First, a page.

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The most fatal virus known to science, rabies kills nearly 100 percent of its victims once the infection takes root in the brain. A disease that spreads avidly from animals to humans, rabies has served as a symbol of savage madness and inhuman possession throughout history. Today, its history can help shed light on the wave of emerging diseases—from AIDS to SARS to avian flu—with origins in animal populations.
From Greek myths to zombie flicks, from the laboratory heroics of Louis Pasteur to the contemporary search for a lifesaving treatment, Rabid is a fresh, fascinating, and often wildly entertaining look at one of mankind’s oldest and most fearsome foes.
Bill Wasik is a senior editor at Wired magazine and was previously a senior editor at Harper’s, where he wrote on culture, media, and politics. He is the editor of the anthology Submersion Journalism and has also written for Oxford American, Slate, Salon, and McSweeney’s.
Customer ReviewsMost Helpful
By Sparkly on 10-06-12
My favorite science read this year.
I have told many people about this fabulous book, and the response is always raised eyebrows, and a surprised grimace. "Rabies? Really?!" Yes, really! (You may also have grown up hearing about "a series of painful shots in the stomach," which was my parents' way of getting me to stop adopting neighborhood squirrels.)
This is among the best of books of its genre - it takes one purported focus, and spirals out to create an interdisciplinary gem. It begins in prehistory, goes from India to Europe to the US to Bali, and synthesizes cultural, historical, and scientific information. The case histories are painstakingly researched (scouring source material to find detailed 400 year-old anecdotes of children getting bitten by various animals, for example). The effect is a kind of sub-plot into cultural views on animals, wild and tame, pets and livestock more generally, and the domesticated dog in particular.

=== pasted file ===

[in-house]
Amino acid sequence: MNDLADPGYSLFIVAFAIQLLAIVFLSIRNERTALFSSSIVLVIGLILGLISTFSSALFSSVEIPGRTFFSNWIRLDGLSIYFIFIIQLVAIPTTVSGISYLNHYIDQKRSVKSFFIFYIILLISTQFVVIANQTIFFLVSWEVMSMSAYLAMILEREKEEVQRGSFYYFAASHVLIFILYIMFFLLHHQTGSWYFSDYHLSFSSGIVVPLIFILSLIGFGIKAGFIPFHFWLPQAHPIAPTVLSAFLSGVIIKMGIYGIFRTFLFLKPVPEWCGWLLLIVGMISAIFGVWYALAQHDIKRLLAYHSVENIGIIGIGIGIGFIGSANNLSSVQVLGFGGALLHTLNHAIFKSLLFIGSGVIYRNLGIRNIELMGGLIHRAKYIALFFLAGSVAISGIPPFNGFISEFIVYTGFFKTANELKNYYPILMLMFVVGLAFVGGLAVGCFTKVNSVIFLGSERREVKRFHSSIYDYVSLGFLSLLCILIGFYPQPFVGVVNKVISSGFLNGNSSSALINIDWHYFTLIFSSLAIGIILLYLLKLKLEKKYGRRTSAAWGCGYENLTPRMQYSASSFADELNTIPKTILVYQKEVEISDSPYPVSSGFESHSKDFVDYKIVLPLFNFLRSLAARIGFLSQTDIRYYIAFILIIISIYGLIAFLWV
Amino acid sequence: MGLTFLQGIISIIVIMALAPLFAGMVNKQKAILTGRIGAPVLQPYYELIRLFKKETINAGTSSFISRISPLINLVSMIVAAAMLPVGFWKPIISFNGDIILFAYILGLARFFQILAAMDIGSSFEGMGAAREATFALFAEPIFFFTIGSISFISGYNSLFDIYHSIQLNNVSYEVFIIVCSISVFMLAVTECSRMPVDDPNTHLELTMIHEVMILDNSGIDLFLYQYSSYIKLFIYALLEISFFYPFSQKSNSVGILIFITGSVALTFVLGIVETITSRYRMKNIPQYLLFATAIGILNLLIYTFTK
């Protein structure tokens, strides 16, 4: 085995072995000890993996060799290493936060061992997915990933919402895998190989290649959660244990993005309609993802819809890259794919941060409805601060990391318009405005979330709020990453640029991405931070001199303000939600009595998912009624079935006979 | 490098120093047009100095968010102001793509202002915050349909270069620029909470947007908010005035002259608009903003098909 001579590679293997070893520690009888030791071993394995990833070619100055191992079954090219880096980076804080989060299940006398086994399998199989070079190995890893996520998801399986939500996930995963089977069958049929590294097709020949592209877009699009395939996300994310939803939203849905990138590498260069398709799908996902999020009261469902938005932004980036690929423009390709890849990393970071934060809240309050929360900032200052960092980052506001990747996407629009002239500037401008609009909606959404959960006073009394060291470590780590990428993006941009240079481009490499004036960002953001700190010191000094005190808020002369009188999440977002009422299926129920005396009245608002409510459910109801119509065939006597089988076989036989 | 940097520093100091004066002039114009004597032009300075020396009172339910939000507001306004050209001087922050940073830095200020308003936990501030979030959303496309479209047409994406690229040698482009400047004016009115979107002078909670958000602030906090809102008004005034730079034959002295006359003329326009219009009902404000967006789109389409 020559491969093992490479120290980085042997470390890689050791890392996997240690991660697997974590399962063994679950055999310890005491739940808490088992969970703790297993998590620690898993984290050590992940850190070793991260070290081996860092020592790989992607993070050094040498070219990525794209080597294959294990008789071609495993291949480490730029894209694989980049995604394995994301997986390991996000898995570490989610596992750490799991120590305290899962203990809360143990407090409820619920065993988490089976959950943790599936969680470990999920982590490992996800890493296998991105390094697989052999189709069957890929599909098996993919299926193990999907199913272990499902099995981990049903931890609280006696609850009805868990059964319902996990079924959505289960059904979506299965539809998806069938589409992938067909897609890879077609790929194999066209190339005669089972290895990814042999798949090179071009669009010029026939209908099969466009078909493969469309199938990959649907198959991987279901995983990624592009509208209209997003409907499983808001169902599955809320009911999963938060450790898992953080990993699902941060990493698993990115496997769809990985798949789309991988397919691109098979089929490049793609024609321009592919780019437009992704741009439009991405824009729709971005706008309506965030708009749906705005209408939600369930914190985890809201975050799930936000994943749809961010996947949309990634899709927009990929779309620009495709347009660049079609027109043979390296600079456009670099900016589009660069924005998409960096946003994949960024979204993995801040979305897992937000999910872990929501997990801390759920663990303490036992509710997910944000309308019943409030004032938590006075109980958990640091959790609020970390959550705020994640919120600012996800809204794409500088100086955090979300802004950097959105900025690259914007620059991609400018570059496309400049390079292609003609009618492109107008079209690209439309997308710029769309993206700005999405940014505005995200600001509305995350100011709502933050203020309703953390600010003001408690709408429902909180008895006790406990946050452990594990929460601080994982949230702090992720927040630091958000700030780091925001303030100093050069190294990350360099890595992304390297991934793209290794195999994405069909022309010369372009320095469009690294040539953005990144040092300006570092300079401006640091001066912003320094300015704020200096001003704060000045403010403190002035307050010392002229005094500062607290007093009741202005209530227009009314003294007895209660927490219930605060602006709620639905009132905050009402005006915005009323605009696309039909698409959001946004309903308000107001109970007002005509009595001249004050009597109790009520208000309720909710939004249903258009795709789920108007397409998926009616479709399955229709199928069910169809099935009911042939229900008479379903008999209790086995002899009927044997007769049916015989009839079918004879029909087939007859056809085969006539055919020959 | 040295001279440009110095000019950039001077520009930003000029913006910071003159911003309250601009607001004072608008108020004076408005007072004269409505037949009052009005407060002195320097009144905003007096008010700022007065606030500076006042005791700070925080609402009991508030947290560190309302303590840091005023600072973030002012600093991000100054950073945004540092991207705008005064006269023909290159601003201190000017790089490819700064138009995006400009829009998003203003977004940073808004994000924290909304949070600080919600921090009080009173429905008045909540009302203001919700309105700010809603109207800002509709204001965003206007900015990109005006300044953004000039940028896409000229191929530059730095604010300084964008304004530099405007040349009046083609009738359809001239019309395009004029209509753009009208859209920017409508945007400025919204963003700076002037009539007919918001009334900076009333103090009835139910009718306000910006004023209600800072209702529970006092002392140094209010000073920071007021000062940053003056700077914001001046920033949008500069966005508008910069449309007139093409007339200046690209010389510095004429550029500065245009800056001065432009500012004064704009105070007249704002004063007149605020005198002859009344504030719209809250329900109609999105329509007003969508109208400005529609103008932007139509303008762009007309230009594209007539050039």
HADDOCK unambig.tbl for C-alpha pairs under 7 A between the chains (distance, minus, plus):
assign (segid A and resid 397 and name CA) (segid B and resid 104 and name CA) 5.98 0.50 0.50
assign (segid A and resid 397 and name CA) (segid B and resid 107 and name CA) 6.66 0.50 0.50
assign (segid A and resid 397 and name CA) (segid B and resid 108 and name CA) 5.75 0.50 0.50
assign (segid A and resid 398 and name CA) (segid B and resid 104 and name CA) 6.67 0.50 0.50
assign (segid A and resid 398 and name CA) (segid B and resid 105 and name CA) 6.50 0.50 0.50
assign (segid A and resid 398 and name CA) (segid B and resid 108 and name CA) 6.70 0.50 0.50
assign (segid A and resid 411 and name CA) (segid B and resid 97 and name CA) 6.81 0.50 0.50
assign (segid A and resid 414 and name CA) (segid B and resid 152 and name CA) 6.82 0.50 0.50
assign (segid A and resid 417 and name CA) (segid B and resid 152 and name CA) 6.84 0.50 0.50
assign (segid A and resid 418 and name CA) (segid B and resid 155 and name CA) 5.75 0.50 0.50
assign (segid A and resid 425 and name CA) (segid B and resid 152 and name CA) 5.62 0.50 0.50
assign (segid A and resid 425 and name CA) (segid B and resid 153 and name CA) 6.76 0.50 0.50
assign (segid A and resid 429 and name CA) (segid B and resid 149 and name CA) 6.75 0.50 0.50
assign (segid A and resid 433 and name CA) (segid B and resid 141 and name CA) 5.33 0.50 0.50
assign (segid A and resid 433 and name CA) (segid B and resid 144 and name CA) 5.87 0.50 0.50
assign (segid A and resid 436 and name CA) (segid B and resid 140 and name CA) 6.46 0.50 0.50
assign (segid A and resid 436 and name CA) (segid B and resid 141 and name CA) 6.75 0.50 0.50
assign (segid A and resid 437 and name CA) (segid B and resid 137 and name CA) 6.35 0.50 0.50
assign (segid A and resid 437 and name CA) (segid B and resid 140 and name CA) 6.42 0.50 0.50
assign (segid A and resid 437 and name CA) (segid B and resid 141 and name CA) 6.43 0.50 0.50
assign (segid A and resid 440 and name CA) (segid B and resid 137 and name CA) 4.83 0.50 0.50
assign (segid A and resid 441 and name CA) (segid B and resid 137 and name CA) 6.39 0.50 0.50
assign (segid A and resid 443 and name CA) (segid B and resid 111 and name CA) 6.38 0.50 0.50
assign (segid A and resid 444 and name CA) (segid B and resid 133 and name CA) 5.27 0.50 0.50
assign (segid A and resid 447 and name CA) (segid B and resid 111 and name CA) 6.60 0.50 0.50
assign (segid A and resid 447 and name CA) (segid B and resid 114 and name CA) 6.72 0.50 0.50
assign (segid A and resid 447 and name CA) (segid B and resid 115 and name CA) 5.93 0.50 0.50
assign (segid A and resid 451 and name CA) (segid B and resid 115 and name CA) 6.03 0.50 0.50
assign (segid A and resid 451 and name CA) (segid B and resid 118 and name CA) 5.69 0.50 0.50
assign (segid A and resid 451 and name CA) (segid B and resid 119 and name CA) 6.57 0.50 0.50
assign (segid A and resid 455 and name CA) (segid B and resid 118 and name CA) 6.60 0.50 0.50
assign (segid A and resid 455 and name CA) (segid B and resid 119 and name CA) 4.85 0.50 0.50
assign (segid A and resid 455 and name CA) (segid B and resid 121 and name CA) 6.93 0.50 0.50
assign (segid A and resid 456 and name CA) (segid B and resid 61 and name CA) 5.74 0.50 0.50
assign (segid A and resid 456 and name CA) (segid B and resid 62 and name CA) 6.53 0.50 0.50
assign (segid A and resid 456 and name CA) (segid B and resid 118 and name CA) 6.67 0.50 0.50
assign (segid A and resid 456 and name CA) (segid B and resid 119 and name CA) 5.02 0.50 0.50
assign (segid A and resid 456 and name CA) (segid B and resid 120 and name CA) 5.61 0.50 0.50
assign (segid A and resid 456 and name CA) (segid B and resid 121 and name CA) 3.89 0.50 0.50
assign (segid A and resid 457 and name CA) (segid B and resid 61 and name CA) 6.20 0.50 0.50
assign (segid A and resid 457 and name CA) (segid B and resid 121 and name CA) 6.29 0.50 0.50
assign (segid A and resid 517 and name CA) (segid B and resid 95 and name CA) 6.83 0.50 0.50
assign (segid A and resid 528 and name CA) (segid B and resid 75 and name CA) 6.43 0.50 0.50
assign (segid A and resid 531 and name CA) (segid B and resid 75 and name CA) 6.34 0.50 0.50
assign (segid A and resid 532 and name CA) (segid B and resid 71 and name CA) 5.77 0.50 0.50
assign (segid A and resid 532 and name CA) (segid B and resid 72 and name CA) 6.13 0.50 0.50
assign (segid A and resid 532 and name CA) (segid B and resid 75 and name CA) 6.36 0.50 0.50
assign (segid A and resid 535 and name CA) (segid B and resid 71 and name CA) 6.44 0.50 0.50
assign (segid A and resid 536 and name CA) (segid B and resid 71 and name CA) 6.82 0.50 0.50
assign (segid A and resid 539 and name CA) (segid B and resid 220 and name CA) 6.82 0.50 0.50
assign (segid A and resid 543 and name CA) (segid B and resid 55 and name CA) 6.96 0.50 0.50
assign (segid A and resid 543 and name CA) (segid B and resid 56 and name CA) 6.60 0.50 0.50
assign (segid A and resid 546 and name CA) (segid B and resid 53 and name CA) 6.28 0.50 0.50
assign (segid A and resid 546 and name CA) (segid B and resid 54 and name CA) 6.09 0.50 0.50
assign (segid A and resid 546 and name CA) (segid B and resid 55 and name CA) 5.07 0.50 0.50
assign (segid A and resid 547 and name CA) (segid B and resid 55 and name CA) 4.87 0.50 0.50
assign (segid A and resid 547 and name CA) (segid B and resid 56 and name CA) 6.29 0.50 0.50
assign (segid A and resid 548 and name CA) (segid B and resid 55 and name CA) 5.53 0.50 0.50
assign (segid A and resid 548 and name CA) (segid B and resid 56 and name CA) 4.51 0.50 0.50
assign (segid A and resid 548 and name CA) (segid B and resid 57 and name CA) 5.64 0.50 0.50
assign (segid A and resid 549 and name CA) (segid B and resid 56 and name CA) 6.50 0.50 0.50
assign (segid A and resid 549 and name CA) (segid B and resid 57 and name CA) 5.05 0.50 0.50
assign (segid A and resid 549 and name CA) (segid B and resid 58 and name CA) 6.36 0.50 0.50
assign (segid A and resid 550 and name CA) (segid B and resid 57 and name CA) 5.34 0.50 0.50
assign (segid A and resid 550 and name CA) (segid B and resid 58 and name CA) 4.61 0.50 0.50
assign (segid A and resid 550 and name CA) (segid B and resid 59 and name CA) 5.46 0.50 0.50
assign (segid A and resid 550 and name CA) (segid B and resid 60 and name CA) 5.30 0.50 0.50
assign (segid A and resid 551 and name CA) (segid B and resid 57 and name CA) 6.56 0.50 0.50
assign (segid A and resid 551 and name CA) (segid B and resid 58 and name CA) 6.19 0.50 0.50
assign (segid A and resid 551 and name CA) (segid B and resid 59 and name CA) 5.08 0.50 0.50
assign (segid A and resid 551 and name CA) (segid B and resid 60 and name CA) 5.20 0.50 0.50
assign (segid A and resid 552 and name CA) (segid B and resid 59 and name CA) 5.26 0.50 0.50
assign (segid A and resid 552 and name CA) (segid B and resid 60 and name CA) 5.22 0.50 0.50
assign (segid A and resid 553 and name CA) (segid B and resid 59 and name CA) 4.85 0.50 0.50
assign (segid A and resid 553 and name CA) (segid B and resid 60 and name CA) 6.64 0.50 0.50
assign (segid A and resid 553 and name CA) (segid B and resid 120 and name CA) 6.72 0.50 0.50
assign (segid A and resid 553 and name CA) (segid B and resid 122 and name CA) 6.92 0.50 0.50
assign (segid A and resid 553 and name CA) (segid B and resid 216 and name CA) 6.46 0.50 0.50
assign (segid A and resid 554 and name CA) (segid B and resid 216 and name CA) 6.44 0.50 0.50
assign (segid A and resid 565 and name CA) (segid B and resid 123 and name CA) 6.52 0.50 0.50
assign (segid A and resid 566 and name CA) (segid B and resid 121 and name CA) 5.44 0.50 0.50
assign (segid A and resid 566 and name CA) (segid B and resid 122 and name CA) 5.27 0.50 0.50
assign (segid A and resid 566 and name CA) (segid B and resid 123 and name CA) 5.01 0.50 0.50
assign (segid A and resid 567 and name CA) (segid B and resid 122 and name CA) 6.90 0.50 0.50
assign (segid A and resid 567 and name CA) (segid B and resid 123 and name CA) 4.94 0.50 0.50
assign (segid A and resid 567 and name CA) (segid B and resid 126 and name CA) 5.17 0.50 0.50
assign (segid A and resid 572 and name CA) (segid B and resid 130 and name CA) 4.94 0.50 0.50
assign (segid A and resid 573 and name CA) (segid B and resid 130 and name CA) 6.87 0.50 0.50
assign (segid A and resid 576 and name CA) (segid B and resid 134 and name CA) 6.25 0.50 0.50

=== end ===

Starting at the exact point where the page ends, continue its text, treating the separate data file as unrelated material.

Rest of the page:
I was intrigued by the authors' research into literature, artwork, and cultural tropes like werewolves and vampires, ancient Egyptian sculpture, and Hollywood movies. The authors do not shy away from ideas and therapies that are still unsettled (like the "Milwaukee protocol," which is induced coma treatment). Rather, they thoroughly present several perspectives, so I felt I was brought up to date but not propagandized.
So much more than a single-subject book. Very capable narrator, as well.
46 of 50 people found this review helpful
By Cynthia on 06-09-13
Unexpected and Intriguing
Bill Wasik and Monica Murphy's "Rabid: A Cultural History of the World's Most Diabolical Virus" (2012) was an unexpected convergence of my reading loves. "Rabid" combines biological science, history, mystery and science.
I expected a thorough discussion of Louis Pasteur, who discovered the virus that causes rabies (after first having to realize it was not a bacteria) and developed a treatment and a vaccine. That's there, in full detail, including the careful scientific protocol Pasteur used; the missteps; the scientific jealousies; and the vaccine skeptics that thrive even today. There's a discussion of the Milwaukee protocol of induced coma to treat rabies now, for people who don't realize they have been infected until it's too late to undergo the modified Pasteur treatment used today. That's the second half of the book.
The first half is devoted to the history of rabies. I didn't expect such a thorough survey and literary analysis of rabies in fiction. There are the obvious: Stephen King's "Cujo" (1981) and Fred Gipson's "Old Yeller" (1956), and the 1957 Walt Disney movie. The subtle literary origins are even more intriguing. Wasik and Murphy argue that Charlotte Bronte's "The Professor" (1857), Richard Matheson's "I Am Legend" (1954) and Seth Grahame-Smith's "Pride and Prejudice and Zombies" (2009) all owe their origins to rabies outbreaks. I am not sure that I agree, but it is an intriguing position: do some of the vampire legends of the last two millennia arise from rabies? The discussion of rabies in Zora Neale Hurston's "There Eyes Were Watching God" (1937) was so poignant I would have stopped reading "Rabid" and pulled out my text copy of Hurston's book if I hadn't been driving.
Johnny Heller's narration was good, although almost a little too chipper for the topic.
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53 of 61 people found this review helpful